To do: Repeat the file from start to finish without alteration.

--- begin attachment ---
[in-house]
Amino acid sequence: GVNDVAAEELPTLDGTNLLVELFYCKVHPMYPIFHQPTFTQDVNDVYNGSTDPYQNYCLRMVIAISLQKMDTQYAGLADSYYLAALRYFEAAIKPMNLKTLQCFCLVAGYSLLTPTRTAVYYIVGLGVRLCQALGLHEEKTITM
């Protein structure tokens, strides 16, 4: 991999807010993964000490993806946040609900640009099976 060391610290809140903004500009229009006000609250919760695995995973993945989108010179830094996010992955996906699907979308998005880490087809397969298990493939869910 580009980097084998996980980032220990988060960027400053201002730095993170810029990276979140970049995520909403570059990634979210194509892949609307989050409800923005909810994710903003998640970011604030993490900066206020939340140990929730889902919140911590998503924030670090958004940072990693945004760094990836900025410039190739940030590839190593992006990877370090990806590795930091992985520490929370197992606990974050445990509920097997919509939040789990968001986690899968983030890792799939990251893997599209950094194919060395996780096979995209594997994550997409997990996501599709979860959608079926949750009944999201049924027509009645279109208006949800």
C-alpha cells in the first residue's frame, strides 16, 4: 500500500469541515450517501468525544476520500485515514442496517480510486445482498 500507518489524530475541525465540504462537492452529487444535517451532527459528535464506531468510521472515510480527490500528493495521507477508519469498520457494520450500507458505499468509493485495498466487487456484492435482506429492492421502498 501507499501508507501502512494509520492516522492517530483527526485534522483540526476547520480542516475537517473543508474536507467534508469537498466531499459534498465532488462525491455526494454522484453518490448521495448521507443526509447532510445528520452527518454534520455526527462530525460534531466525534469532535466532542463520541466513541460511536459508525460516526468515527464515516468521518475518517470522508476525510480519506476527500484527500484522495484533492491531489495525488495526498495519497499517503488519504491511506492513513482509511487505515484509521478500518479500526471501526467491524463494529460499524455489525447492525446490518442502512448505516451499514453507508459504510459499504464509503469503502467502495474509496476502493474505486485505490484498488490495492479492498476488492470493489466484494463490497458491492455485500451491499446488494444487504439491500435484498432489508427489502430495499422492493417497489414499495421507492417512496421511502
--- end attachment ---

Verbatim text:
[in-house]
Amino acid sequence: GVNDVAAEELPTLDGTNLLVELFYCKVHPMYPIFHQPTFTQDVNDVYNGSTDPYQNYCLRMVIAISLQKMDTQYAGLADSYYLAALRYFEAAIKPMNLKTLQCFCLVAGYSLLTPTRTAVYYIVGLGVRLCQALGLHEEKTITM
């Protein structure tokens, strides 16, 4: 991999807010993964000490993806946040609900640009099976 060391610290809140903004500009229009006000609250919760695995995973993945989108010179830094996010992955996906699907979308998005880490087809397969298990493939869910 580009980097084998996980980032220990988060960027400053201002730095993170810029990276979140970049995520909403570059990634979210194509892949609307989050409800923005909810994710903003998640970011604030993490900066206020939340140990929730889902919140911590998503924030670090958004940072990693945004760094990836900025410039190739940030590839190593992006990877370090990806590795930091992985520490929370197992606990974050445990509920097997919509939040789990968001986690899968983030890792799939990251893997599209950094194919060395996780096979995209594997994550997409997990996501599709979860959608079926949750009944999201049924027509009645279109208006949800």
C-alpha cells in the first residue's frame, strides 16, 4: 500500500469541515450517501468525544476520500485515514442496517480510486445482498 500507518489524530475541525465540504462537492452529487444535517451532527459528535464506531468510521472515510480527490500528493495521507477508519469498520457494520450500507458505499468509493485495498466487487456484492435482506429492492421502498 501507499501508507501502512494509520492516522492517530483527526485534522483540526476547520480542516475537517473543508474536507467534508469537498466531499459534498465532488462525491455526494454522484453518490448521495448521507443526509447532510445528520452527518454534520455526527462530525460534531466525534469532535466532542463520541466513541460511536459508525460516526468515527464515516468521518475518517470522508476525510480519506476527500484527500484522495484533492491531489495525488495526498495519497499517503488519504491511506492513513482509511487505515484509521478500518479500526471501526467491524463494529460499524455489525447492525446490518442502512448505516451499514453507508459504510459499504464509503469503502467502495474509496476502493474505486485505490484498488490495492479492498476488492470493489466484494463490497458491492455485500451491499446488494444487504439491500435484498432489508427489502430495499422492493417497489414499495421507492417512496421511502